The doorway to winter is just too low for the summer gardener to enter. The season is too short for all the plans, and we fight the approaching winter like a dark shadow. We have no use for the warnings of hard frost, and there is a dreary tendency to make a defensive alliance with all the critics of winter.
Winter coming so quickly is like eavesdropping on snails, beetles and other fauna. I walked over the already hardened ground today, picking up little pieces of my summer identity, a stray bean, a dropped tomato, a squash vine that somehow escaped the fall cleanup. When one is in the midst of the growing season , there is no time for theorizing. The usually analytic self is put on a shelf. We move in time and think in eternity. Life seems endless in summer. Perhaps that is why winter is the dread season. The cold is only secondary. Did not our physical endurance increase as June went into July? As we watched the first shoots crack through the ground, seeking light, we knew that the embryo was the least part of the seed and that we would be here to see the first fruit. We were keen about much and hopeful of everything.
We are not gravely innocent of carrying our material thought processes with us as we join the life of the soil, but we are freed of their anxieties by the changing seasons. Here now, is life intertwined by and with the weather.
Perhaps it is the hills today as I walk the hard ground, calm and solid, that influence me to take the long view. Contemplation is a rare thing in city life. I have had to train myself in it. Here I see the greenness, the rustic flavor of the woods, and this is the mind's ease. Even my ears work here with a new keenness. The sounds of silence penetrate more clearly than the fury of a storm. Friends from the city are amazed to hear me say, ''there is a car coming down the road'' when it is half a mile away.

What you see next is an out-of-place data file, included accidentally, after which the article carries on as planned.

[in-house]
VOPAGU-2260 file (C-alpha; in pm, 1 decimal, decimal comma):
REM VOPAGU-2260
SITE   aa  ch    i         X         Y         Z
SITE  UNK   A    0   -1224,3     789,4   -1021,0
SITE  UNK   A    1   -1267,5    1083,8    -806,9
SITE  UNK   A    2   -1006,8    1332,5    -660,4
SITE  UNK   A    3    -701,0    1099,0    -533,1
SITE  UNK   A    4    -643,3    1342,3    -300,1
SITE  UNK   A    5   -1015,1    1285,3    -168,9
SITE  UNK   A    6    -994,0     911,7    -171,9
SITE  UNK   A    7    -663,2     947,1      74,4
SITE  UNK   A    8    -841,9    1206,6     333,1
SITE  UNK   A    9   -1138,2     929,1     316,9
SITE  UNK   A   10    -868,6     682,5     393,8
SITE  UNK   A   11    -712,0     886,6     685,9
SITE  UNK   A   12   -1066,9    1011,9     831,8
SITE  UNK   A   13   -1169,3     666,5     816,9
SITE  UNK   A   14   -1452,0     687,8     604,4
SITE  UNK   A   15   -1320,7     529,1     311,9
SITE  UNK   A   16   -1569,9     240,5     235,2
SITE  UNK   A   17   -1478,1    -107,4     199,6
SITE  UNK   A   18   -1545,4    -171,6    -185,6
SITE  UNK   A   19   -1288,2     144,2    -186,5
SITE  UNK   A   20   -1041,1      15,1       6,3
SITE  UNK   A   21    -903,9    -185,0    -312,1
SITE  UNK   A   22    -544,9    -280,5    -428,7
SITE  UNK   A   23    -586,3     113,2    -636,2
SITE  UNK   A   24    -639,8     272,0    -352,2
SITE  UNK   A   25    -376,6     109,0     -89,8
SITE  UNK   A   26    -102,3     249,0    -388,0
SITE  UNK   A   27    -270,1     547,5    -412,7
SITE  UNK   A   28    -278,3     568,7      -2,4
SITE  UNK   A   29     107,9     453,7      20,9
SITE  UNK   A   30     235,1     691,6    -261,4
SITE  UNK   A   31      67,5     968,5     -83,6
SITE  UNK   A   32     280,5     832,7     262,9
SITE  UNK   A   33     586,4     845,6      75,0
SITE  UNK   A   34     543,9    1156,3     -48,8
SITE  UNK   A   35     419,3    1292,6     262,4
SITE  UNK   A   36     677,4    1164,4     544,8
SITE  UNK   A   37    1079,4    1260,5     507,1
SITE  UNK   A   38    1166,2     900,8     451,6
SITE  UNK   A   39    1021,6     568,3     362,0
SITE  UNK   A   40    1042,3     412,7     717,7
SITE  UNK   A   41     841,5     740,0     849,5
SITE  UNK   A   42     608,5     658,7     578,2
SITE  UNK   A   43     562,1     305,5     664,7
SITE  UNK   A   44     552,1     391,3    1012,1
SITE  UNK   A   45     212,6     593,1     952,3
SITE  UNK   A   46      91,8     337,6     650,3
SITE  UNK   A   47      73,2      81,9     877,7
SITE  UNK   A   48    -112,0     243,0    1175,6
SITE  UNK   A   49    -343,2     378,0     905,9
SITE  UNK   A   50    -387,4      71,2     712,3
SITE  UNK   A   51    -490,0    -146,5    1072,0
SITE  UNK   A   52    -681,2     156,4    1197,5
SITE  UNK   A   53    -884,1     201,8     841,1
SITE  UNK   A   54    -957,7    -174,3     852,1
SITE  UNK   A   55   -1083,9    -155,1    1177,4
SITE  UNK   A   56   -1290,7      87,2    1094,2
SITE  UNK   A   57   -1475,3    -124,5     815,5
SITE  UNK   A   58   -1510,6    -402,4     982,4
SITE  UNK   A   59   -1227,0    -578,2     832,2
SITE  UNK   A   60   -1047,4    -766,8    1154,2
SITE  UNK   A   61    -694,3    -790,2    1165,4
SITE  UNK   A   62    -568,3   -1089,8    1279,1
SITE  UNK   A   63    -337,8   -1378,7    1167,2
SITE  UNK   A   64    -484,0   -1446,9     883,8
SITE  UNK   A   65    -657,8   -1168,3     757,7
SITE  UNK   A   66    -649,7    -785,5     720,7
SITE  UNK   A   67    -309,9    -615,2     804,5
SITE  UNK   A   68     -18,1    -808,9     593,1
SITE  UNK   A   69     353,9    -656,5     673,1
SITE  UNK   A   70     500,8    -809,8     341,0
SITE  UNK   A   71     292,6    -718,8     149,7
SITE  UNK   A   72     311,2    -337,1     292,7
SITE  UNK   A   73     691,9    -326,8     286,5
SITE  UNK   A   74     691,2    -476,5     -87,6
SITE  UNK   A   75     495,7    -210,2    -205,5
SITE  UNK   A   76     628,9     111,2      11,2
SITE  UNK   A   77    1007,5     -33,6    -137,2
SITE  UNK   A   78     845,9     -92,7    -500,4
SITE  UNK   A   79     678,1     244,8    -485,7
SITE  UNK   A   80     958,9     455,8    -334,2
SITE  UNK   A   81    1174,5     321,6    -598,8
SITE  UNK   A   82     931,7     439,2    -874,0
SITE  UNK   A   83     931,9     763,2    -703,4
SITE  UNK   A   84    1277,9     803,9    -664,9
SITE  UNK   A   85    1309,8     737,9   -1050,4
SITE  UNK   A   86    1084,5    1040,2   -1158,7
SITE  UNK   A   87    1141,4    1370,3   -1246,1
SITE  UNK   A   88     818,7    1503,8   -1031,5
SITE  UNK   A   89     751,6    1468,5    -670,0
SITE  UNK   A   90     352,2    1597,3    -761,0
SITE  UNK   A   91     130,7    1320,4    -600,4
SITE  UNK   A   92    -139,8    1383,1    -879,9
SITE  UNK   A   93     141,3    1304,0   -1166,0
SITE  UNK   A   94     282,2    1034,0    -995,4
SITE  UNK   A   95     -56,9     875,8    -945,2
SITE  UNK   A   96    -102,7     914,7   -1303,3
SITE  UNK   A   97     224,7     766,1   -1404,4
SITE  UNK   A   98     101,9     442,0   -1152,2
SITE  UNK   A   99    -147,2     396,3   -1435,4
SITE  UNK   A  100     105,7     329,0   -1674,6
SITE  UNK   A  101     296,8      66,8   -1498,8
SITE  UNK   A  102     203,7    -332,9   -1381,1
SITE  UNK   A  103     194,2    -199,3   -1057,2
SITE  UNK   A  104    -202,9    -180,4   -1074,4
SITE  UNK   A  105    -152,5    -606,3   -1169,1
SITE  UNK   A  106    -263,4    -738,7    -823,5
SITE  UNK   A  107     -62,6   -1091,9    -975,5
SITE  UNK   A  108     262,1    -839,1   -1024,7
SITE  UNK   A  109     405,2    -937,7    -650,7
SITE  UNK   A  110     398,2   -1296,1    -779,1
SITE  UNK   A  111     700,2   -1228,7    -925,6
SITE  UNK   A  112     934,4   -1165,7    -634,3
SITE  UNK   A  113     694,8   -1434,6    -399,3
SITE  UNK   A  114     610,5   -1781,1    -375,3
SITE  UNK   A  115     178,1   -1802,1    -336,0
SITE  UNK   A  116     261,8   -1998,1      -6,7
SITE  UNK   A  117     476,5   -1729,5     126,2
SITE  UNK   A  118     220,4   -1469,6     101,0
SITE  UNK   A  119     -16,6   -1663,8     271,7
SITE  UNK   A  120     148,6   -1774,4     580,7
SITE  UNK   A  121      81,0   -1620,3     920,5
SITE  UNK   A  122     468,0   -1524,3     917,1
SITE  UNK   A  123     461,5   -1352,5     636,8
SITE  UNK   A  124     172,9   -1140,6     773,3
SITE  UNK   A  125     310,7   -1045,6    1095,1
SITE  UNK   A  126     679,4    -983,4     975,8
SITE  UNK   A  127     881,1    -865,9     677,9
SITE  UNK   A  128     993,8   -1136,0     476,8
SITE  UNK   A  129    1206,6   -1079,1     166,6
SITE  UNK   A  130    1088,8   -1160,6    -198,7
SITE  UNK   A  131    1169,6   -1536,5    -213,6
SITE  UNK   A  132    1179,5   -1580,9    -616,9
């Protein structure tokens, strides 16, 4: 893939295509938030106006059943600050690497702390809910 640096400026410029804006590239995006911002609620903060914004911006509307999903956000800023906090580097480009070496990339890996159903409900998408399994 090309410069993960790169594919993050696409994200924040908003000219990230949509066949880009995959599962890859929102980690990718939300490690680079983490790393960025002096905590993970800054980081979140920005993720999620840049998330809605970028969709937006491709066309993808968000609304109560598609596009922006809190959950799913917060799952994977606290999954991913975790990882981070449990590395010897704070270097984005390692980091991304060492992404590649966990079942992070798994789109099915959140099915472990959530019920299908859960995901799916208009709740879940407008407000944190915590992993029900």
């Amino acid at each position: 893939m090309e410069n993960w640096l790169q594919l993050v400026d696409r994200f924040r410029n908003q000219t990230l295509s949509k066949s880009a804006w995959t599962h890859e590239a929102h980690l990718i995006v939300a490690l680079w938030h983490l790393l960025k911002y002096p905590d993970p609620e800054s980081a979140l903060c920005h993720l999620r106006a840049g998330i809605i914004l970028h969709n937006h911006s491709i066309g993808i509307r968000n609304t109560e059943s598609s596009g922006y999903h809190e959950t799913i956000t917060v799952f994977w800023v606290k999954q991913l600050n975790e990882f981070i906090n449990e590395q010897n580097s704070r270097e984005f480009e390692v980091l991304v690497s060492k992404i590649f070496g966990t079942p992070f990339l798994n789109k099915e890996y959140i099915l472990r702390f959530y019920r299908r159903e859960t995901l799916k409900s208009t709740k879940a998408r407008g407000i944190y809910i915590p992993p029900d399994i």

We are relaxed about clothes. After that first summer, when we experienced the hard physical labor required, we experienced a new self-pride that made what we wore matter less. Comfort and ease of movement were the rule. Clothes became assimilated with what we were doing, rather than how we looked. Now we are no longer apologetic to a sudden visitor for our soil-caked jeans and our blown, tousled hair.
But now we are at summer's end. Have we used up time from years, or do we have some left over and above our allowance? If the rustling of leaves at times sounds like the trampling of the crowd, it is a reminder that the world moves only as its people move; that the ultimate triumph is to move in step with what we find in the spiritual realm of nature and to expect less of the world.
As we say goodbye to the garden, we thank it for the strength it allowed us to express, for the stamina we found, as we grappled with the complexity of seed and growth. We were not called upon to be a poet or actor, but merely to catch the wind and labor with it. Wonder is at our heels as we walk, the dogs and I. Until they heard us approach, deer in the field beyond the garden were feeding off the dried-up grass which grew amid the clumps of thistle and thorn. They jumped gracefully through the nearest thicket. I turned toward the brook where the frogs were having a nightly fest. Love of the land hovered over and around me like a halo, lighting up the dark. It was as if I heard a voice of a friend, saying, ''I have heard the cry of your spirit, and I am come to comfort it.''
Night adorns dreams that are spoiled by awakening, and plundered by thieves of inquiry. Perhaps, I thought, awakening, I have an account with life, yet unfulfilled. Life must be a chain, whose links clasp one another, as chapters in a book. I looked, peering into the waters of the brook, and pondered on the limited sight of man that he cannot see what the loveliest toad in the mud instinctively sees.
Nature is always open to the possibility of the extraordinary. With her for example, it is hard to rest bleakly content with a passive existence. There is extended meaning in watching a wild hawk in a wind-swept sky. A tender branch in the path of the south wind touched my face and I knew I was not alone in my love. I walked and noticed that the birds had made themselves safe in the leafy branches for the night and that the flowers had already begun to close their eyes.